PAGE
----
Canyonlands: Observation Deck of the World
The red fingers of stone beckoned to us, drawing us off the highway into a world where the rocks are shaped like giant hornos – the adobe bread ovens commonly used by the Native Americans. The gray-hatted La Sal Mountains rose to the right hinting at the sweeping views of Canyonlands National Park to come.
If you have limited time and need to choose between the Needles and Anticline Overlooks, veer left when the road forks and visit Needles. You’ll know you’re on the right track when you encounter a sandstone rock, sculpted to look like rippling waves.
Like a burlesque dancer, slowly removing clothes, each hill provides a partial glimpse of the vista. By the time you reach the parking area, you’ll be more than ready for the overlook to deliver on its promise. And deliver it does. Follow the trail to its end, to a chasm that seems to stretch as wide as the Grand Canyon.
Over millions of years, sediment was deposited on the Colorado Plateau, forming flat layers of rock. Roughly fifteen million years ago, volcanic activity raised the Moab area to about 5000 feet above sea level. The Colorado and Green Rivers, along with ice, eroded the land, carving canyons that are up to two thousand feet deep. To complicate matters, the region sits on the Paradox Formation, a layer of salt below the rock, which shifts to create domes and valleys.
These layers of rock have fancy names. Here are the layers at Canyonlands, from youngest (nearest the top) to oldest.
- Navajo Sandstone
- Kayenta Formation
- Wingate Sandstone
- Chinle Formation
- Moenkopi Formation
- Cutler Group
- Hermosa Group
To give you an idea of how old these are, the newest two layers contain dinosaur tracks.
Backtrack to the turnoff for the Anticline Overlook, a seventeen-mile long, unpaved road. We managed it in a four-wheel vehicle and passed larger sedans driving without any obvious difficulty, but you might want to leave your Smart Car at home. The speed limit is 40 mph, which is optimistic bordering on delusion.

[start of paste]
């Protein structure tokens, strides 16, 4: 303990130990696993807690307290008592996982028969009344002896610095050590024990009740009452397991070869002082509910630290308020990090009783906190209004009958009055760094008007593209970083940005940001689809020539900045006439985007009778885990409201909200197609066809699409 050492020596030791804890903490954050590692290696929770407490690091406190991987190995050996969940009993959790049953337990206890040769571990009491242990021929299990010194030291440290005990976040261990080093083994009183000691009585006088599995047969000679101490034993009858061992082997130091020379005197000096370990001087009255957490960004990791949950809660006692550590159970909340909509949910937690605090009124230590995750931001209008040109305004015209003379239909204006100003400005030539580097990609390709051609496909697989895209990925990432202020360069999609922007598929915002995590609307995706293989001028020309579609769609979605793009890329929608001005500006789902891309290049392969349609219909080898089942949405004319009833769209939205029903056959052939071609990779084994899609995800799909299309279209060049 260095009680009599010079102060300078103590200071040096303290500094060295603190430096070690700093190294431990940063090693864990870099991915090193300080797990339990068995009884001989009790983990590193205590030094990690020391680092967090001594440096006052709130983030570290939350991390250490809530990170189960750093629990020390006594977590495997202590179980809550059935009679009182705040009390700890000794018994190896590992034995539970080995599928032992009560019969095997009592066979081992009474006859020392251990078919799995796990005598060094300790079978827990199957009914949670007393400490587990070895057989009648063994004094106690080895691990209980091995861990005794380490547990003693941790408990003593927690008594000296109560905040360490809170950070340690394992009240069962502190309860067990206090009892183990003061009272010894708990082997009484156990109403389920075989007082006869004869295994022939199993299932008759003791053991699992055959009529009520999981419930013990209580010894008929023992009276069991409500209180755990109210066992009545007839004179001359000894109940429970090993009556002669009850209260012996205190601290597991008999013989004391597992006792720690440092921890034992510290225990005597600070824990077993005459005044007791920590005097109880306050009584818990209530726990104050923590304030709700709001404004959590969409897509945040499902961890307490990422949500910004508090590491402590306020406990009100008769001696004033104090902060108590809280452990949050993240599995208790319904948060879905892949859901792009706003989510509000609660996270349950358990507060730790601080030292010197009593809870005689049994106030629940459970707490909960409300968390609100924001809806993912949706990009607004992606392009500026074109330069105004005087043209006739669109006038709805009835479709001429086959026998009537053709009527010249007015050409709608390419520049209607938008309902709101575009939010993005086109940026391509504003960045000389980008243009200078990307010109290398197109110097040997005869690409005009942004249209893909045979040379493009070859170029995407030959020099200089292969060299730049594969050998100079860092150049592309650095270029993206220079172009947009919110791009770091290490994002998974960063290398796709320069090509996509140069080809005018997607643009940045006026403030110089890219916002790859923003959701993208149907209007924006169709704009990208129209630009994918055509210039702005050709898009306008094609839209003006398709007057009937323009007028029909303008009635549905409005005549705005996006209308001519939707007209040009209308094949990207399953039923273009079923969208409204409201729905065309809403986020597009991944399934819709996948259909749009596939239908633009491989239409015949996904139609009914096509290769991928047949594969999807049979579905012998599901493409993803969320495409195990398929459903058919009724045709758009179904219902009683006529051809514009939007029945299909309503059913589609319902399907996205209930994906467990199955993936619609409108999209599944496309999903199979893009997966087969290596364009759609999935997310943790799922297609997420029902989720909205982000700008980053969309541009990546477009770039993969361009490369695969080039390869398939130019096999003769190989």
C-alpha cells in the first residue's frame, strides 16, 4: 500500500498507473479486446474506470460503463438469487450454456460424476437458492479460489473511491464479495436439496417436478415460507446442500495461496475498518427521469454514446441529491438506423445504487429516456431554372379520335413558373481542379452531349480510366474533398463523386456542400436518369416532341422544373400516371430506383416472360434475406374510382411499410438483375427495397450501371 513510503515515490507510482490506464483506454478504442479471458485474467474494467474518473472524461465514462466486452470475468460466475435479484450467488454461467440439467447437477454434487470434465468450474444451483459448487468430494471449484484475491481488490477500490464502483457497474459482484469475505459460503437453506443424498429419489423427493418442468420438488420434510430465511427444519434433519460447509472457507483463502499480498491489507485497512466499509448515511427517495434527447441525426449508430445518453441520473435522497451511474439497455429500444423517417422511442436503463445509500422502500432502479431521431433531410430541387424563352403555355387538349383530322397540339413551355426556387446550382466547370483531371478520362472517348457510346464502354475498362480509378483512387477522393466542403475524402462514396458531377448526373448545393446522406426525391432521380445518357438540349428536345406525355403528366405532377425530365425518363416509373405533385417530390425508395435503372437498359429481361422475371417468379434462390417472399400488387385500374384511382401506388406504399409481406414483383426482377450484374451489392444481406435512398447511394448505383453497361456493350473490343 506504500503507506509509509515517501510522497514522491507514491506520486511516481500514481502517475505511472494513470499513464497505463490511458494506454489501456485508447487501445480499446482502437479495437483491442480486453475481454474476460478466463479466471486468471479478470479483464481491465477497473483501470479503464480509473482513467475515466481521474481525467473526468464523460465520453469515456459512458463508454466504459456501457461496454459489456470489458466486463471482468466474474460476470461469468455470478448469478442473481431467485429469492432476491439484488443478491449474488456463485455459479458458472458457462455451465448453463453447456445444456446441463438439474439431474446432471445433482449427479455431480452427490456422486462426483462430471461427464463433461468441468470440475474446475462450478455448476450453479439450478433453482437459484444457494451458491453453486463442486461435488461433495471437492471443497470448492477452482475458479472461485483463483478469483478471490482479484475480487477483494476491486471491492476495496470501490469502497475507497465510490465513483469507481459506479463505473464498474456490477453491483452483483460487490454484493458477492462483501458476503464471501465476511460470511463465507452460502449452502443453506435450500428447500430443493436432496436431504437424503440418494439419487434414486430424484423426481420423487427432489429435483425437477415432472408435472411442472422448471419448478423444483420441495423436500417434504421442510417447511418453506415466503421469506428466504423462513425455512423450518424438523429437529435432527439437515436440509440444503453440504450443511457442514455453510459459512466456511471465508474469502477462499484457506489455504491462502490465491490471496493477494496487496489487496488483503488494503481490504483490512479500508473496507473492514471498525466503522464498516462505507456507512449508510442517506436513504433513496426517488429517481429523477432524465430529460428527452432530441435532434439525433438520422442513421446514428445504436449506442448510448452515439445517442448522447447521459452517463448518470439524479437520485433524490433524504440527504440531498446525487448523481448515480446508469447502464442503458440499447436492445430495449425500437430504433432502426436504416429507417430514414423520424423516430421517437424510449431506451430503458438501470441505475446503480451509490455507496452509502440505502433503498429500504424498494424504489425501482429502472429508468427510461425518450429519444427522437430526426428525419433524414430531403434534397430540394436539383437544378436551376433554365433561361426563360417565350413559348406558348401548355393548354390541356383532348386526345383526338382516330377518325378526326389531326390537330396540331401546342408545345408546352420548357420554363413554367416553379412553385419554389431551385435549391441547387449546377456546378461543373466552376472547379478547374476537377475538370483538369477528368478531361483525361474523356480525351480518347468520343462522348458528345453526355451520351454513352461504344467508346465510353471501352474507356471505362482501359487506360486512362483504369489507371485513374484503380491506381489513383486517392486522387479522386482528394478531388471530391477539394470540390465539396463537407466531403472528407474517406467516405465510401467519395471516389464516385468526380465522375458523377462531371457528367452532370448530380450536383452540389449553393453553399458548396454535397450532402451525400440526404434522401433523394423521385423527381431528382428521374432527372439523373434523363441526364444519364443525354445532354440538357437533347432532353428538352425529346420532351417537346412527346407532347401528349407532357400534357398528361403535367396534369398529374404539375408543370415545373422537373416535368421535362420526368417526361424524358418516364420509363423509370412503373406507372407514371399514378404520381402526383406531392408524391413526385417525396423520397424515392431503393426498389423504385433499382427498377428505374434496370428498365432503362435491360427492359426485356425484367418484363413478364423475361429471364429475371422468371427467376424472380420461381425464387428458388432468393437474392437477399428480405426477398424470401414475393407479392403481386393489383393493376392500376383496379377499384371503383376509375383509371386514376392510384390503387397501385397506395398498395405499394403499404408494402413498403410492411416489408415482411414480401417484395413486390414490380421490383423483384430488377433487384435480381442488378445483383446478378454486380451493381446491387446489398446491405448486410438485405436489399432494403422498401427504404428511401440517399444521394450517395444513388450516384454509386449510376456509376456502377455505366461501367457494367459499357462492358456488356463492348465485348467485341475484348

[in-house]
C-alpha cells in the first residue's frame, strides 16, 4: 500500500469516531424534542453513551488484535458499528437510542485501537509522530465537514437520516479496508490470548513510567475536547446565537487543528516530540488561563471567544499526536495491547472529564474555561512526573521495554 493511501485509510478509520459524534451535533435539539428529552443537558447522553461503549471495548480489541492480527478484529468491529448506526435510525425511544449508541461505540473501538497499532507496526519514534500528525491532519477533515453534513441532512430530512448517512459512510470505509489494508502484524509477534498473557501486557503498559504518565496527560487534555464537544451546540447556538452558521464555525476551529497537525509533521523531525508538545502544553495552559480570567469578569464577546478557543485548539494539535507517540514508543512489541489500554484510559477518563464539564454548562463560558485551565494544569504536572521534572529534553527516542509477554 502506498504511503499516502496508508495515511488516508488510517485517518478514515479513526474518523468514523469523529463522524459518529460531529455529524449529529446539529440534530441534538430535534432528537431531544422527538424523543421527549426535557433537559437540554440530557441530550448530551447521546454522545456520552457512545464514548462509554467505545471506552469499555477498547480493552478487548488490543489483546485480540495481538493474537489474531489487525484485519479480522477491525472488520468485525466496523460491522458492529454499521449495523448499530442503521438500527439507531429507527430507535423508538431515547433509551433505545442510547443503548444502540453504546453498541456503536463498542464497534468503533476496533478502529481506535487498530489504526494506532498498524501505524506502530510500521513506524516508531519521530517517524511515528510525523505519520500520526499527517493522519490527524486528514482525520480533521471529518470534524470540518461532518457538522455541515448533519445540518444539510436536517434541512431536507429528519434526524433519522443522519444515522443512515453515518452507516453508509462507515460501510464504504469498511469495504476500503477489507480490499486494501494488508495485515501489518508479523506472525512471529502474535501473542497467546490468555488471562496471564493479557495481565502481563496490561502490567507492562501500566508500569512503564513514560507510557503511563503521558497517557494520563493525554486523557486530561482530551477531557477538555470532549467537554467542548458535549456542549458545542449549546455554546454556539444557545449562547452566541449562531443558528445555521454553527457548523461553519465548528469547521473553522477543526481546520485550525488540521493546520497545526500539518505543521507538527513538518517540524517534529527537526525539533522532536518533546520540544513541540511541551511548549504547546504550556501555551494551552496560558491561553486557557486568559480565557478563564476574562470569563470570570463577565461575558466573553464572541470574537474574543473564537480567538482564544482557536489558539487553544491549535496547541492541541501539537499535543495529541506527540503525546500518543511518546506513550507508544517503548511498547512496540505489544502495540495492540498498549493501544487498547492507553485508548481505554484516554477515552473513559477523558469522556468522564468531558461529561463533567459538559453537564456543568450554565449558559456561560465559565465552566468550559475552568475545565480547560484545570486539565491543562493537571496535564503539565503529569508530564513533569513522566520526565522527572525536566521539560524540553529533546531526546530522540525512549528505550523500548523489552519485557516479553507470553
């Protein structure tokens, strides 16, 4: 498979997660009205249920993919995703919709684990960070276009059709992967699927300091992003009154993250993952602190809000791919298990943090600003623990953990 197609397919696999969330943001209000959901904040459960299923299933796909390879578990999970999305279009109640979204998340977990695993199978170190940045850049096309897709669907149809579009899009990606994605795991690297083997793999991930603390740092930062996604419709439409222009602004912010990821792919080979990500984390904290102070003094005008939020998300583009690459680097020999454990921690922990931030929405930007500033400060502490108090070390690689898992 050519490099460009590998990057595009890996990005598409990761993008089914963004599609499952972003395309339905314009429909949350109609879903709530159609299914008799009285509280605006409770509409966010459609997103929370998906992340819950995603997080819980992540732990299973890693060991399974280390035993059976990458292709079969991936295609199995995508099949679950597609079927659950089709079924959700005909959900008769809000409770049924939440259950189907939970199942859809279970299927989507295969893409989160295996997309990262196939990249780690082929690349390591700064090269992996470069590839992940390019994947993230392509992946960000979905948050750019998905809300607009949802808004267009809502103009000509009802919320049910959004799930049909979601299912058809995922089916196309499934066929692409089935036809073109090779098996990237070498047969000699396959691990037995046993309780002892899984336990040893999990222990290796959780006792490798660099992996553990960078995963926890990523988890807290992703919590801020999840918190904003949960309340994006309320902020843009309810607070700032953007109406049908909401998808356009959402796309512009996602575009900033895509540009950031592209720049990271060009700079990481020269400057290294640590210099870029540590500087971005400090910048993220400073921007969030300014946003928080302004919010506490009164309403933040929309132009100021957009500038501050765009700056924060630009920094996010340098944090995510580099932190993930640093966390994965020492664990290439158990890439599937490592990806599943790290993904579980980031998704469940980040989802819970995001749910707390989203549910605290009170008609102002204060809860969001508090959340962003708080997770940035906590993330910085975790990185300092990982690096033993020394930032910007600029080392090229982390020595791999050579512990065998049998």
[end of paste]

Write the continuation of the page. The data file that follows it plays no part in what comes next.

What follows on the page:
During the jarring drive, which tests how securely your joints are connected to your ligaments, you may notice herds of grazing cattle. Alternatively, you could just focus on not biting your tongue with each jolt – the first mile is by far the worst.
This is a great option for anyone with mobility issues. The Anticline Overlook can only be reached by a scramble over some rocks, but the Minor Overlook allows you to drive a short loop around a rock that juts out over the canyons.
There are several designated viewing points on the side of the road nearest the drop-off – unless you’re driving British-style, it makes more sense to stop at these on the return journey.
You won’t miss out by skipping the second viewing area, but take a moment to admire the first one, which reveals three buttes. In the afternoon, they seemed a hazy blend of gray, blue, and purple.
- The Needles Overlook Road is off the 191. Assuming you’re coming from Monticello and heading north, make a left approximately seven miles after the turnoff for the 211. From the start of the road, it is twenty-two miles on paved roads to the Needles Overlook and thirty-two miles to the Anticline Overlook (the last part is unpaved).
- The land surrounding the road is open range. There are numerous cattle guards, most of which are marked by signs decorated with black and yellow angled stripes. You do not want to miss said signs and travel over a cattle guard at speed.
- Roadside assistance is a long way off and you are unlikely to have a consistent cell signal.
What is your favorite Utah drive?
Four paws! I love drives! And, look at those views.
Lane & Juliet
The writing and photography team behind Southwest Compass, the travel blog for the American Southwest.